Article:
The act of vandalism last week at Trump International Golf Course is one of seven incidents reported at the suburban West Palm Beach site to the Palm Beach County Sheriff's Office in the past five months that were serious enough to warrant action by deputies.
Some had nothing to do with the fact that the course's owner and namesake is president of the United States. Some did.
In response to a records request by The Palm Beach Post, the sheriff's office reported 83 log entries since Nov. 1 for the club on Summit Boulevard, west of Congress Avenue.
Most calls are listed as "special detail," presumably related to security for President Donald Trump, who has made several winter weekend visits to the Mar-a-Lago compound in Palm Beach.
The most serious incident so far was the splashing of red paint on the entrance sign on the evening of March 31. The president had spent about seven hours at the club that day, on his second visit there since arriving two days earlier for Easter weekend.
A Trump-related corporation operates the course on land leased from the county, and the U.S. Secret Service is the lead agency on the vandalism investigation, although a PBSO crime-scene technician collected evidence for the federal agency. Sources said anyone linked to the crime likely would face local charges of criminal mischief.
A Secret Service spokeswoman repeated Thursday that the agency still is investigating the incident.
Of the other six calls, one was for a fender-bender and the rest involved people finding themselves on the property without permission.
The first report says that at about 6:30 p.m. Nov. 20, the night before Trump was to arrive for the long Thanksgiving break, security officers found a couple in the clubhouse.
The two, from Pennsylvania, said they’d been visiting a relative in the Lantana area and, after hearing Trump would be visiting, wanted to see if they could get a look at places he’d be. The husband, 34, said he pulled up to the course and saw the gate open. Presuming the club was public, he parked across the street at the Palm Beach County Library’s main branch, and the couple walked into the golf club.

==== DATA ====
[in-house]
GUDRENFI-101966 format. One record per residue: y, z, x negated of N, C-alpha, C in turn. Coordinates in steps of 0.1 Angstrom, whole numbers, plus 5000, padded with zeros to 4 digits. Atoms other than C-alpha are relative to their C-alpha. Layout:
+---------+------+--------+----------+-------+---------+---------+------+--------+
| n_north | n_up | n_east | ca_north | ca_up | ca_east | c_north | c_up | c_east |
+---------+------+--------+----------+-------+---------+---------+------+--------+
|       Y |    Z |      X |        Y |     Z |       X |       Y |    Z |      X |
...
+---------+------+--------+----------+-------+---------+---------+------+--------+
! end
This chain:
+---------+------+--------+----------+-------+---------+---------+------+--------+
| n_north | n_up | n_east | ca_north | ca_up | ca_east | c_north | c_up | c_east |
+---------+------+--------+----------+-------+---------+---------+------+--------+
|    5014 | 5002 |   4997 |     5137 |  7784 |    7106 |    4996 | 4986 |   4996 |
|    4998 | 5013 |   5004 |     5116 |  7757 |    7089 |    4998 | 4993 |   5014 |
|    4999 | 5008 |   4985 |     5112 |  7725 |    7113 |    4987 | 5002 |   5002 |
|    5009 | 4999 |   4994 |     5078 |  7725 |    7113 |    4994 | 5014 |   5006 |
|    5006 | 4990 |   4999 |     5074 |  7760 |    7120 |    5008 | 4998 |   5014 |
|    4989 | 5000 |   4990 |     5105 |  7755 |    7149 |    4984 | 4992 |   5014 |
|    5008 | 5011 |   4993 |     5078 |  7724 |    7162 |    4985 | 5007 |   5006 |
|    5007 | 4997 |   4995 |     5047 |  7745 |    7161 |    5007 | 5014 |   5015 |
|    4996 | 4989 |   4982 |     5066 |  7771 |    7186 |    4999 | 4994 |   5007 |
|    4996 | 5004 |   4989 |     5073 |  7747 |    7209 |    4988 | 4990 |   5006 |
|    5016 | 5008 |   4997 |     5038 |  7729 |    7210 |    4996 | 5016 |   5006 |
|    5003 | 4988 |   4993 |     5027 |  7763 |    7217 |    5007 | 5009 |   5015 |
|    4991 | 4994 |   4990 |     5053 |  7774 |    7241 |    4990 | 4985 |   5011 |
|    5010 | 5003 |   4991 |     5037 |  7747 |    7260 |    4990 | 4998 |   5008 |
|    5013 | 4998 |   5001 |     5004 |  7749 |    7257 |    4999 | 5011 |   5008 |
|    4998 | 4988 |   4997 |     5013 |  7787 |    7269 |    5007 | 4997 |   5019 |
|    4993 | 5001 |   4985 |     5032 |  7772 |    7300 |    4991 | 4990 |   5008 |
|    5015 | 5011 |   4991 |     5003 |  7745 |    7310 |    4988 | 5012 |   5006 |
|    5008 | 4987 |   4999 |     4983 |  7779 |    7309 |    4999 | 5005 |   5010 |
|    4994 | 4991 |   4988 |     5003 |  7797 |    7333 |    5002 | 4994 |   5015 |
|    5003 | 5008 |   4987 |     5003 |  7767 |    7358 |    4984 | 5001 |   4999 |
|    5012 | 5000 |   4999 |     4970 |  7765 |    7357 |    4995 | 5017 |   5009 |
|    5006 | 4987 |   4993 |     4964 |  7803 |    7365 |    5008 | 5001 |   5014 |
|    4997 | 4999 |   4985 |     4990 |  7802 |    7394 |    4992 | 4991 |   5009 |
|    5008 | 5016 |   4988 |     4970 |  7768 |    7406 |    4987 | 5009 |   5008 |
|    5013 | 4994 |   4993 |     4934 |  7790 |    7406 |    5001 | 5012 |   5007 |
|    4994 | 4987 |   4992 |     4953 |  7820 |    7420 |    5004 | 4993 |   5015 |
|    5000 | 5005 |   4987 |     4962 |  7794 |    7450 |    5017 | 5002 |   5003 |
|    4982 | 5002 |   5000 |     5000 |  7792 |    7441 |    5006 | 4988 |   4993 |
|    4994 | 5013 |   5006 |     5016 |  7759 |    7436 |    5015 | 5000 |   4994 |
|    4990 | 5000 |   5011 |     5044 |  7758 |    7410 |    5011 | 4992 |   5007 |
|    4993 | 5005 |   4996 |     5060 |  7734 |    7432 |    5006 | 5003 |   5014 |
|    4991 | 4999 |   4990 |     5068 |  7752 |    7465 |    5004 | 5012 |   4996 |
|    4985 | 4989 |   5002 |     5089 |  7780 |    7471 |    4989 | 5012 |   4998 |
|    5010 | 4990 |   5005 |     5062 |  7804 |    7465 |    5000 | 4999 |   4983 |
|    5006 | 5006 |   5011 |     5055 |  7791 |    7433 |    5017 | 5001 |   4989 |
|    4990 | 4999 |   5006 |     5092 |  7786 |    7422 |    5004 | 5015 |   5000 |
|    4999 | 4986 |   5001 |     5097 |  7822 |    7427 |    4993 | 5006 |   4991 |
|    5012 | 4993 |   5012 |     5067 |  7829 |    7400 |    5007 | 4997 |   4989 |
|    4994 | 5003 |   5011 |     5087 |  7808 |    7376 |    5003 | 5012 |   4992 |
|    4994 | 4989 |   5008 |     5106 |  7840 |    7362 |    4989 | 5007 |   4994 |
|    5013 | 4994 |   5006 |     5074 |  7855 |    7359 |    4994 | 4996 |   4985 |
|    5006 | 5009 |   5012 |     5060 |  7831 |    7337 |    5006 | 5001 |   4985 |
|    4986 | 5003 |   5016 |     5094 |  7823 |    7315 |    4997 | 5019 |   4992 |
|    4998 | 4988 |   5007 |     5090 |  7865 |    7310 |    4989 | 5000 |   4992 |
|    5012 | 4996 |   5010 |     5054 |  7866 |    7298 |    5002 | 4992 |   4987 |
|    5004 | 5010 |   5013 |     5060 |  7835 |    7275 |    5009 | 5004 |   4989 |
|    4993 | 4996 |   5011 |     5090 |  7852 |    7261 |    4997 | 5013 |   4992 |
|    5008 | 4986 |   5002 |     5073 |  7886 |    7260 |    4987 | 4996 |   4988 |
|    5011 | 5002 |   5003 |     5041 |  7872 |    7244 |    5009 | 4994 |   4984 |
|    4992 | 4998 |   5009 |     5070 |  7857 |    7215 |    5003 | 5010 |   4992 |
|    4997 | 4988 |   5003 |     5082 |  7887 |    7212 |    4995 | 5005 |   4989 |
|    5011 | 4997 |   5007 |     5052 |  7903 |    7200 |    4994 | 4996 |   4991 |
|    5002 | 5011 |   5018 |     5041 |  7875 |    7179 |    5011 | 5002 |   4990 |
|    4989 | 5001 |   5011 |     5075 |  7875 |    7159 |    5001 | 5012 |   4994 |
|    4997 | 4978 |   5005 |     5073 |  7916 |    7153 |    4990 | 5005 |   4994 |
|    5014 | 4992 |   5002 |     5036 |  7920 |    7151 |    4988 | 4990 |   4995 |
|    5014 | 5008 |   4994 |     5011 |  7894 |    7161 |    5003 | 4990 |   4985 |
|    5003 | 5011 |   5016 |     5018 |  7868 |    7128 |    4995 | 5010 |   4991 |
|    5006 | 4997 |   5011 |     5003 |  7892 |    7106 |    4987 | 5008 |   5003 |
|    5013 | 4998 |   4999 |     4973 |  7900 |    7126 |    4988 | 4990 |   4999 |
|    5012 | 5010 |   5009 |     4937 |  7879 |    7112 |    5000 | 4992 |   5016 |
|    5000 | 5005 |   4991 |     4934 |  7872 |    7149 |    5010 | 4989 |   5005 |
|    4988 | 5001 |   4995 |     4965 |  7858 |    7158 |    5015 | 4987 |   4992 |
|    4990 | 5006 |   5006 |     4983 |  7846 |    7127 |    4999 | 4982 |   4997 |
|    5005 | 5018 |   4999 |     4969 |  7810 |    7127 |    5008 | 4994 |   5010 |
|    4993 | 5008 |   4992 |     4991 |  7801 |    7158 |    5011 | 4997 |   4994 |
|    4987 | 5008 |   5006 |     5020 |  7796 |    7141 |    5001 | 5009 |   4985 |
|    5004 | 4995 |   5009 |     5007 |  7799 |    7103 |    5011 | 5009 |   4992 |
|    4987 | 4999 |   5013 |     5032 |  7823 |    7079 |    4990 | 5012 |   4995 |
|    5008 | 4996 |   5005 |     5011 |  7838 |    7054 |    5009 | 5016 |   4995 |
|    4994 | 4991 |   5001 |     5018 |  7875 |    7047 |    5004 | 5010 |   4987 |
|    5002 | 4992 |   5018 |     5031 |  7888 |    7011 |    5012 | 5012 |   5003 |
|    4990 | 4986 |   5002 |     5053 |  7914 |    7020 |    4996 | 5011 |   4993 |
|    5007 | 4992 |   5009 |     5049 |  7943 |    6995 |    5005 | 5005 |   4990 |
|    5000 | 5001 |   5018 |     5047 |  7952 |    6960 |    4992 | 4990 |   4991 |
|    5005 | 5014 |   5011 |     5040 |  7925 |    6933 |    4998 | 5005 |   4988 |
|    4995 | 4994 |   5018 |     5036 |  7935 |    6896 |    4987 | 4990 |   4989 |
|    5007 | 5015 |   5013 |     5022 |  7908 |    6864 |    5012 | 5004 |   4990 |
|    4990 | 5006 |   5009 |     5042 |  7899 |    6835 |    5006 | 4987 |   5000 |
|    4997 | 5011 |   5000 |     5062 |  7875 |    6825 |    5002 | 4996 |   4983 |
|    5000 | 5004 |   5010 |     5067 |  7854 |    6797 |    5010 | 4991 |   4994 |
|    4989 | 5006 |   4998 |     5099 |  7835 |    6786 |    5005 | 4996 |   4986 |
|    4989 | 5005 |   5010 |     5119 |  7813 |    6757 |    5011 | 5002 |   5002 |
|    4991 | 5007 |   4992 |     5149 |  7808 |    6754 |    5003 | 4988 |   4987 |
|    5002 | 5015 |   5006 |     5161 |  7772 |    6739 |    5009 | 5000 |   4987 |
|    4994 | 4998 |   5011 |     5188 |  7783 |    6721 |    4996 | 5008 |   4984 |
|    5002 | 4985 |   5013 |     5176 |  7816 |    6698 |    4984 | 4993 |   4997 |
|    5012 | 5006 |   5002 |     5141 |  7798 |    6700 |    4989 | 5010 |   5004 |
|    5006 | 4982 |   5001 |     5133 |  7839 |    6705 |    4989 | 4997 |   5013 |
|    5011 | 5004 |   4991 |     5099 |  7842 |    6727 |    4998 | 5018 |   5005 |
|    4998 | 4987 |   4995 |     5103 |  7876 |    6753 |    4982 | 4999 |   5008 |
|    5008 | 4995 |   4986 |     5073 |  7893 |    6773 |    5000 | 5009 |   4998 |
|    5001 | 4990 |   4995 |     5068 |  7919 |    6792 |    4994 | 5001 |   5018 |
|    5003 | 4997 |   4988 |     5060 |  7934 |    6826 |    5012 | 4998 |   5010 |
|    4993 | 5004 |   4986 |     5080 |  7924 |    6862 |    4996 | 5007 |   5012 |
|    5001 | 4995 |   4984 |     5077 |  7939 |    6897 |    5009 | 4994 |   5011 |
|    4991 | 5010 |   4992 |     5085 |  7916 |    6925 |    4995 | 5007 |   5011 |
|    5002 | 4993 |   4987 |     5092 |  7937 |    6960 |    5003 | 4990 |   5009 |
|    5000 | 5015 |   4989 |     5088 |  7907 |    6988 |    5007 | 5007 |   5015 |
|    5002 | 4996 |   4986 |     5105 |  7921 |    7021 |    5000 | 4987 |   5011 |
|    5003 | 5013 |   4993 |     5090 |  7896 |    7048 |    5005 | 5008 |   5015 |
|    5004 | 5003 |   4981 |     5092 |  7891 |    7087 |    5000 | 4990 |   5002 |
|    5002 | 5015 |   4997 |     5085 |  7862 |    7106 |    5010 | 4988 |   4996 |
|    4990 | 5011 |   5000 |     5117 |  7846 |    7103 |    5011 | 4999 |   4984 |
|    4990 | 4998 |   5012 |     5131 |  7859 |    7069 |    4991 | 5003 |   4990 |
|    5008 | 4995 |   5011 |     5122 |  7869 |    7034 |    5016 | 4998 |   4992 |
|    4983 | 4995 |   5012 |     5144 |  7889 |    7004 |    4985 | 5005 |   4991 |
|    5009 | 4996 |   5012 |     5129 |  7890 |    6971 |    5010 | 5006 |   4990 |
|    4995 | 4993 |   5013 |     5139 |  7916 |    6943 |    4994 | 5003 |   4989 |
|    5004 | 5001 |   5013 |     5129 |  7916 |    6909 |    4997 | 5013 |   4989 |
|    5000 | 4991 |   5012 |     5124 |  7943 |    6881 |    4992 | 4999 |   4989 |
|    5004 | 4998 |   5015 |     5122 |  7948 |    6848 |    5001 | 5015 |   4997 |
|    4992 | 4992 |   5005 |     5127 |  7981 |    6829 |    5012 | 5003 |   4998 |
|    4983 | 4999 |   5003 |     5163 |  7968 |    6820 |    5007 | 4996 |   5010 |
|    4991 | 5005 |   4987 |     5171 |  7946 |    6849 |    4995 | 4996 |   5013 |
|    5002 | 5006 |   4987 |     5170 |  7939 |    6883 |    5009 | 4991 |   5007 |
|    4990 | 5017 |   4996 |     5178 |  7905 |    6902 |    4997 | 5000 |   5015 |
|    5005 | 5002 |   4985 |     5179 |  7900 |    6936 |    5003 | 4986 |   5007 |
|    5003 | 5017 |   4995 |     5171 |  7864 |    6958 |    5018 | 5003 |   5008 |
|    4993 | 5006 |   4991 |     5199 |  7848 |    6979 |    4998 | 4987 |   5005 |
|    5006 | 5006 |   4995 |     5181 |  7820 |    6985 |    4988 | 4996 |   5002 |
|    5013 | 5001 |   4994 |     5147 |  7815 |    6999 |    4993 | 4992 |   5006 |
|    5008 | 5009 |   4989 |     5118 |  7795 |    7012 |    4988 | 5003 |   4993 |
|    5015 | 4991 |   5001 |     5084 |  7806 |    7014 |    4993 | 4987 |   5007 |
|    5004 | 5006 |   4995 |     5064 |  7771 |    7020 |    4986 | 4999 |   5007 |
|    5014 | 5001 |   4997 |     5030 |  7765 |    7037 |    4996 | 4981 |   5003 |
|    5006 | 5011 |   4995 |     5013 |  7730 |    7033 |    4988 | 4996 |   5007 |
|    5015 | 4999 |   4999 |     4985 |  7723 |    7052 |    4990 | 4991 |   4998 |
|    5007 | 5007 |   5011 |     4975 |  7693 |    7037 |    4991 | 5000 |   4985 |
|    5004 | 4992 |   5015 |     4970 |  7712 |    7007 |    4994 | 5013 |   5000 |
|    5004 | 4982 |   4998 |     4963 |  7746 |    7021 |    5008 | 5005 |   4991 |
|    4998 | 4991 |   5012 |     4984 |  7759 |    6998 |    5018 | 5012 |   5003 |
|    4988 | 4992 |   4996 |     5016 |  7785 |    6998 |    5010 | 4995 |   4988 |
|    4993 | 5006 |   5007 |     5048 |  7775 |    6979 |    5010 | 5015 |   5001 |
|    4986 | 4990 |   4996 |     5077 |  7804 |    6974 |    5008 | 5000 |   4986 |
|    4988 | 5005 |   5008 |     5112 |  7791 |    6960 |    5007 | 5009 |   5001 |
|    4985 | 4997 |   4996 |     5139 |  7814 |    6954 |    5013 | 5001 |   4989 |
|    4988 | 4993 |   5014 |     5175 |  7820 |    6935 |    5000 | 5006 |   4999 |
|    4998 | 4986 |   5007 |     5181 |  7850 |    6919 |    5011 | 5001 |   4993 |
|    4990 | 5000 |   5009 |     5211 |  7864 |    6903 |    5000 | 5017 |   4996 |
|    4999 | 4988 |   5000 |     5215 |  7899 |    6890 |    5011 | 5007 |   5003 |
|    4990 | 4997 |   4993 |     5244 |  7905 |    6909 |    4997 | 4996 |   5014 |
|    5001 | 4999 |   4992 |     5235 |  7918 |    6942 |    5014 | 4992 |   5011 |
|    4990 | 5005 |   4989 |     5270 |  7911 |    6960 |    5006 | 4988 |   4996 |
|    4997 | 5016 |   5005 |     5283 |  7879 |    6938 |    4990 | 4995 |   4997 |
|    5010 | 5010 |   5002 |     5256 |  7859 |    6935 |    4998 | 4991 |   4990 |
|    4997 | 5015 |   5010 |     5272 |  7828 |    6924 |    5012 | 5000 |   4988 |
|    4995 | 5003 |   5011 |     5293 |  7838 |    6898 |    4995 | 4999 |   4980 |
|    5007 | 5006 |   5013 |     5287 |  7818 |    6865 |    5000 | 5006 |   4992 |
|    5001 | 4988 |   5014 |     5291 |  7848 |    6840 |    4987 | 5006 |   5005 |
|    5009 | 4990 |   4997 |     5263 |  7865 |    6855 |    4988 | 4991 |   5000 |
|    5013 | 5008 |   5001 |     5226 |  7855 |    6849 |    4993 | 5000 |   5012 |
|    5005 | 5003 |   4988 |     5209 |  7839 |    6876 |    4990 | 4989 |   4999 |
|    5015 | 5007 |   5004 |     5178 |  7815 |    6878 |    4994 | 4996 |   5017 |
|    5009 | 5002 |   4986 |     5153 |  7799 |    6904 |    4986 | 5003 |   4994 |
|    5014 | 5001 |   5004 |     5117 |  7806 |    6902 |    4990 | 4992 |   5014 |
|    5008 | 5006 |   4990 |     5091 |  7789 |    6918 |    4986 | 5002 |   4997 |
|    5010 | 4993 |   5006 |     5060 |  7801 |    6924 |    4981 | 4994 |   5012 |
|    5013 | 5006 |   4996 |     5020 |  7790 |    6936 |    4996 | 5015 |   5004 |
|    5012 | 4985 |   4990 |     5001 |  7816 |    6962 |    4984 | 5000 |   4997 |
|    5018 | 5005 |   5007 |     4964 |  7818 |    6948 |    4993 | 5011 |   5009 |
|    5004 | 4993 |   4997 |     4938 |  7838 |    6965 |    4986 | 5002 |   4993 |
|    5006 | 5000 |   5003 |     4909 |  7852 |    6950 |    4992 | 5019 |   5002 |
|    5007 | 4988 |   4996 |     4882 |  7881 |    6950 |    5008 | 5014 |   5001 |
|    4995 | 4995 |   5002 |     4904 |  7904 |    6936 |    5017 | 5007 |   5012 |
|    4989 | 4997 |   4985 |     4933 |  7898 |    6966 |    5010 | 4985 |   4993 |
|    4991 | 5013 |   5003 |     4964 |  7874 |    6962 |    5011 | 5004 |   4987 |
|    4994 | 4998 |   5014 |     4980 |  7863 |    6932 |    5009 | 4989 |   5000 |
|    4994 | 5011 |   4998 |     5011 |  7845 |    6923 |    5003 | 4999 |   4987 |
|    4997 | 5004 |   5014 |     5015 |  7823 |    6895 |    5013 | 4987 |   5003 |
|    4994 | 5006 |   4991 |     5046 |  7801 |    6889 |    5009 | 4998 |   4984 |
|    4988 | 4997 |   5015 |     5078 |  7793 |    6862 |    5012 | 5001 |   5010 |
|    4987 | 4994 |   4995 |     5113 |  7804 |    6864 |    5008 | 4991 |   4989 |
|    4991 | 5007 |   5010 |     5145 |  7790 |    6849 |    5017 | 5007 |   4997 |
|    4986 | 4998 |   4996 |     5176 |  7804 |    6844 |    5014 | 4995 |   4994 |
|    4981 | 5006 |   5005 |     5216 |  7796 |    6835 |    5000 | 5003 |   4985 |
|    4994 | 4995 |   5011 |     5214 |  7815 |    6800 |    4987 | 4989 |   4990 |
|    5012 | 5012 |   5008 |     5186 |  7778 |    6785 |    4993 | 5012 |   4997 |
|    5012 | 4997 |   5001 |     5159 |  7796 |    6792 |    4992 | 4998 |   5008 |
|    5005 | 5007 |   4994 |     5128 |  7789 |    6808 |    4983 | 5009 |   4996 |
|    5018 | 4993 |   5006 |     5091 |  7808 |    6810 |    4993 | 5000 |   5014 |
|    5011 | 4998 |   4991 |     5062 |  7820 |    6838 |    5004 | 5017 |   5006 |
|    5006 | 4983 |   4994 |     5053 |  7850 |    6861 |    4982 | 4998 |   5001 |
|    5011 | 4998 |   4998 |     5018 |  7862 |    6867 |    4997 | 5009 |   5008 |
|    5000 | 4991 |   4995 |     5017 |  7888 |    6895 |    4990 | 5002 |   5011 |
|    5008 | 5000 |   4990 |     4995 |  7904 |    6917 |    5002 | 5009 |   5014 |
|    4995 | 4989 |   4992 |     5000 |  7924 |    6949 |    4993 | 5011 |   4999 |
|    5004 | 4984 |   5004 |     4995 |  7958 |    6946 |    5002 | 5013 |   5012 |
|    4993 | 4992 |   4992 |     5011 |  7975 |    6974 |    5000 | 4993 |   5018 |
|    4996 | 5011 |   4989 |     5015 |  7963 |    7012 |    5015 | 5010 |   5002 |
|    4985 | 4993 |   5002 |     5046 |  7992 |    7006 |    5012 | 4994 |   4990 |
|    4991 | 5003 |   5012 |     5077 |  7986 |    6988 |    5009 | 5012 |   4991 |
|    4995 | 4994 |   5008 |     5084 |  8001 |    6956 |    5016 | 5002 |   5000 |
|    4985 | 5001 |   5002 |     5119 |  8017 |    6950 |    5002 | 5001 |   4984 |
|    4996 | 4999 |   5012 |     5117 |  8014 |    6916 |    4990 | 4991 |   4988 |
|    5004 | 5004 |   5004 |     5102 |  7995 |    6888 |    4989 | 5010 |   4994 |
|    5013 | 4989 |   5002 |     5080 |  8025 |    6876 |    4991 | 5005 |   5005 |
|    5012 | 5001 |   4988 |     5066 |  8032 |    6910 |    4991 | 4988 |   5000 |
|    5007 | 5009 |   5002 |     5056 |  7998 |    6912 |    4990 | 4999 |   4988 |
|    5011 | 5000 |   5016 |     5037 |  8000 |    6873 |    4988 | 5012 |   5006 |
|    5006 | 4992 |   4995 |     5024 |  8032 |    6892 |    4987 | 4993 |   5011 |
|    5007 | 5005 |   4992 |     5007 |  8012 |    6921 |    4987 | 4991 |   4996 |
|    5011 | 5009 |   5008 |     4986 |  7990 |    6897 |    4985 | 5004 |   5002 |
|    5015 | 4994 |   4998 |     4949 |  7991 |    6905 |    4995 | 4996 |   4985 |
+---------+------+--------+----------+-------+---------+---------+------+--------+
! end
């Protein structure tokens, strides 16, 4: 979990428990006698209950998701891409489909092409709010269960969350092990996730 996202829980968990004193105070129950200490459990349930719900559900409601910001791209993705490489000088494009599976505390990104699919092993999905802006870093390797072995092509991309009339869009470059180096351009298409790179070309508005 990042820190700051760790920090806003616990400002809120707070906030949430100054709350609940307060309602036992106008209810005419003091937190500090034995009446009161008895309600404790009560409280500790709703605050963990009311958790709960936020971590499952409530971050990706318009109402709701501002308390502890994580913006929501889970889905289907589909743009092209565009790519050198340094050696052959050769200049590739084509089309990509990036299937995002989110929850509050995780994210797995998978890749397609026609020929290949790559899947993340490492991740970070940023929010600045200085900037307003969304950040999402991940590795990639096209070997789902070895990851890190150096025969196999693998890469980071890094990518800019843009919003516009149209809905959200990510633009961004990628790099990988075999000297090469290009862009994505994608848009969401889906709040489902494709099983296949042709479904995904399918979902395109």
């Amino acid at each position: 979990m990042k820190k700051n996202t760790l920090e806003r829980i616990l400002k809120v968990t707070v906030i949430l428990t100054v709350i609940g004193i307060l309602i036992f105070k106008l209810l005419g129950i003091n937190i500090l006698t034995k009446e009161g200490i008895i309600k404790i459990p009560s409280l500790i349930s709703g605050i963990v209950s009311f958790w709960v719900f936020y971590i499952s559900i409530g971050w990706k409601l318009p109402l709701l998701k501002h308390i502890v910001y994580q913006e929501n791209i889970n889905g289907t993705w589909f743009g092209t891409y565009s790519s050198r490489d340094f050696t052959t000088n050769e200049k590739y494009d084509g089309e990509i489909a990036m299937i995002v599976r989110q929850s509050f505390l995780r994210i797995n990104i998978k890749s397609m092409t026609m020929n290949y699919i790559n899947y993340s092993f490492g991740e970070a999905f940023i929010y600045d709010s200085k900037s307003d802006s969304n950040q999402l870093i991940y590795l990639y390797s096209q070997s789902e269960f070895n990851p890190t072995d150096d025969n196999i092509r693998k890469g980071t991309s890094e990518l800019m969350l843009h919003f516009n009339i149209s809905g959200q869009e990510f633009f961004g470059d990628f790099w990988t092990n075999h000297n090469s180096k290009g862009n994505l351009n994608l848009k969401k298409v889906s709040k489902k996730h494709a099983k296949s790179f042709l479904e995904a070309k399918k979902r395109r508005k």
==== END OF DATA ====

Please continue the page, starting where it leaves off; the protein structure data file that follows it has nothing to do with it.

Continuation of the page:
A deputy wrote that the man said he and his wife, 31, were “are tourists and voted for Trump and wanted me to know they didn't mean any harm.” The report said a deputy gave the two a trespass warning, meaning the next time they came in, they were subject to arrest. The couple said they understood and left.
At about 3 p.m. Dec. 30 — Trump was having an extended Christmas vacation in Palm Beach — a 33-year-old woman named Jessica was found wandering the course. She admitted she'd jumped the fence "so she could meet President Donald Trump." The woman also said she had a history of mental problems and was not taking her medications. After getting the same trespass warning, the woman said she was homeless and got a deputy to give her a ride to the Burger King restaurant at Forest Hill Boulevard and Military Trail.
And at about 8 a.m. Jan. 8 — Trump wasn’t in town — deputies handled a minor rear-end collision in front of the course. No one was hurt.
At about 10 p.m. Jan. 16 — Trump had left the previous day following the long Martin Luther King Jr. weekend — security reported finding a woman there in a black Mercedes. The 59-year-old woman told deputies she could not take care of herself and her sister had guardianship. She also was given a trespass warning.
On Feb. 20 — Trump had left the previous day after spending the Presidents’ Day weekend in Palm Beach — security found a man sleeping on one of the golf course’s greens. The 24-year-old man appeared confused and first said he'd been dropped off at the course, then said he wasn't sure how he got there. Then he said he believed he was in New York, then changed that to Key West. He said he'd previously lived in what he called "a nuthouse." The report said he was taken somewhere — the information's blacked out — for a medical evaluation.
And at about 3 p.m. March 31, hours before the vandalism incident, security officers spotted two men walking into the golf club. The men said they wanted to "get a photograph with President Donald Trump." The two also received a trespass warning.
Staff writer George Bennett contributed to this story.